If you go walking around Seoul at night, there are many tents you can buy some cooked noodles, fish, and assorted dishes. They also serve some beer and soju, a rice wine liquor. In summer these food areas spread out along the sidewalks and into the streets. In winter the tent walls are thin but closed. Inside the heat is on full. People are eating a lot, drinking a lot. It is loud and all in Korean. There is only a little bit of English, and it is translated to me by a friend. They try to speak English but when they do the others laugh. If you stay long enough, you will know everyone in the tent and in the area because you become one of them and not.
These sprawling areas of food and drink are everywhere in Korea. The feeling is closeness as it is a place where people can complain about their work and gossip about others. The closeness grows as more drinks are drunk, and more food is eaten. Korean people say these kinds of experiences bind the people together with common struggles and common ideals. This closeness is not just in these food areas, and it is not brought only out in drinks. It’s throughout Korean society: in restaurants; bars; places of work; places of worship to name a few. In short, it is everywhere. It is something I miss it a lot since I left almost 6 years ago.
A friend of mine tried to explain it to me but he couldn’t. In Korean, it is Jeong (정). I didn’t know about it when I arrived there and only understood it when I left. Some have tried to define Jeong as love. It isn’t because it is more than that it is also affection, compassion, sympathy, community attachment and so on. Jeong is between two or more people. We can feel it towards someone who you fight with so sometimes love is not even part of it. A lot of these connections grow over time as we get to know each other. The key part is time.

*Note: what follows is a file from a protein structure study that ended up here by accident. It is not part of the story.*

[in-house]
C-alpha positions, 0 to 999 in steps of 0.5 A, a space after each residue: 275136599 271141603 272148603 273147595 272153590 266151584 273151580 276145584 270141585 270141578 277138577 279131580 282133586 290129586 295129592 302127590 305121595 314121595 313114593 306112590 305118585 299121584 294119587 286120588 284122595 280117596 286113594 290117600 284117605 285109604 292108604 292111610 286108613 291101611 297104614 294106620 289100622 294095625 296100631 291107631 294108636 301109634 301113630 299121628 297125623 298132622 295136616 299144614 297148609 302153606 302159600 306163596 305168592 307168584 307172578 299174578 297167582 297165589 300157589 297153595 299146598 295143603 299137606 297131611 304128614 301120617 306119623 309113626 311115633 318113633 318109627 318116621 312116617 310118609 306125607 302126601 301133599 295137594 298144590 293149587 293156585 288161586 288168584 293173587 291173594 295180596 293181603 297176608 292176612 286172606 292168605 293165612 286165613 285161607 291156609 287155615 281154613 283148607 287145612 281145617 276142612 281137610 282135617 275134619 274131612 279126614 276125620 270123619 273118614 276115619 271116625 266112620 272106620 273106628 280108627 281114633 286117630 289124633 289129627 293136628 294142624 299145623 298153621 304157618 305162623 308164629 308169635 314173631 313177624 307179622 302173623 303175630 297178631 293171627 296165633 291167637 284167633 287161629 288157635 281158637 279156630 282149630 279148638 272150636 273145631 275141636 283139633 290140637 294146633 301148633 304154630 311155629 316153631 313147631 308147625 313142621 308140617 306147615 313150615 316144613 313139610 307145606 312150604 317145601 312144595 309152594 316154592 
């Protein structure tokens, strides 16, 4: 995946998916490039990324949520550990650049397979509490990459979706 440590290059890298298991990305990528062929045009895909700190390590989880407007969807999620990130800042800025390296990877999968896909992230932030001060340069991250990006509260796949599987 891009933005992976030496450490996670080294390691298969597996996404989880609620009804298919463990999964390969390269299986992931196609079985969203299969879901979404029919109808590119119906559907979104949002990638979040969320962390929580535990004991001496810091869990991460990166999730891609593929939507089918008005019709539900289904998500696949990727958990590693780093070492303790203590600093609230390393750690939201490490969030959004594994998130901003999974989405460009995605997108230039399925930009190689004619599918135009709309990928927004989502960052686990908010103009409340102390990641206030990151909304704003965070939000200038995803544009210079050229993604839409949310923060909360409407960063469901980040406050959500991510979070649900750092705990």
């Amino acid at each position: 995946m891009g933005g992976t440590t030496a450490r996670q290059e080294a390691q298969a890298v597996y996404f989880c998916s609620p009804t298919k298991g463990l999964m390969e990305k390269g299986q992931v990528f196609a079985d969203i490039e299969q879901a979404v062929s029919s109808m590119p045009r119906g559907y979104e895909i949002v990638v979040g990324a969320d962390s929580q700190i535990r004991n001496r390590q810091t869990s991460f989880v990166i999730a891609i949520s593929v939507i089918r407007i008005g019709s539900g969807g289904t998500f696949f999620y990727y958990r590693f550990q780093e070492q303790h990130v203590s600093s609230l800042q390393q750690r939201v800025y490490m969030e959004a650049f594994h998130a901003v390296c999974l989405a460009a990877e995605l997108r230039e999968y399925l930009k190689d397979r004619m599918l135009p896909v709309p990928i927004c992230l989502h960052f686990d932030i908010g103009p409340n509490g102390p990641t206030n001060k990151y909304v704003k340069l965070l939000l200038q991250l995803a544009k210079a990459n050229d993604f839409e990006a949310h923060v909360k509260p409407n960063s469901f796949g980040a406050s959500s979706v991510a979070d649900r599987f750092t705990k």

I was in Korea from September 2003 to August 2010 and was lucky to have a friend for the whole time. He was a guide, an understanding ear, a tolerant person all wrapped into one. We met before arriving in Korea as I was checking out websites and chat sites trying to find information on living there. The friendship grew over periods of infatuation, friendship, frustrations because of a lack of understanding on my part. It ended poorly with me storming out of the country mostly because I was ‘Done’ with Korea and left in a bitter mood. Looking back on it makes me realize it was this indescribable Jeong (정).
My friend Ben came to visit me here in Hong Kong. We were in a bar and were talking about our mutual time in Korea. He is an American born Korean or Kyopo (교포). For three years, he lived in Seoul at the same time I did. We are both gay and went to the hidden bars in Jongno-Sam Ga (종로3가) part of the city. The feeling was close and odd at the same time because sometimes it was too close. We would enter bars and café’s as strangers as they tried to figure out who we were and what we were doing there. By the end of the evening, we would be at a table with most of them sharing stories and acting as if we were long lost, friends. We both left the country for the same reason; it was hard to be gay there.
Since leaving, I have been back almost every year. When back; it is different. There isn’t the connection there isn’t the closeness mostly since the bars I once went to were gone. The people have changed, and my friends had moved away. Yet I still want to go back to visit, and a part of me wants to go back to live.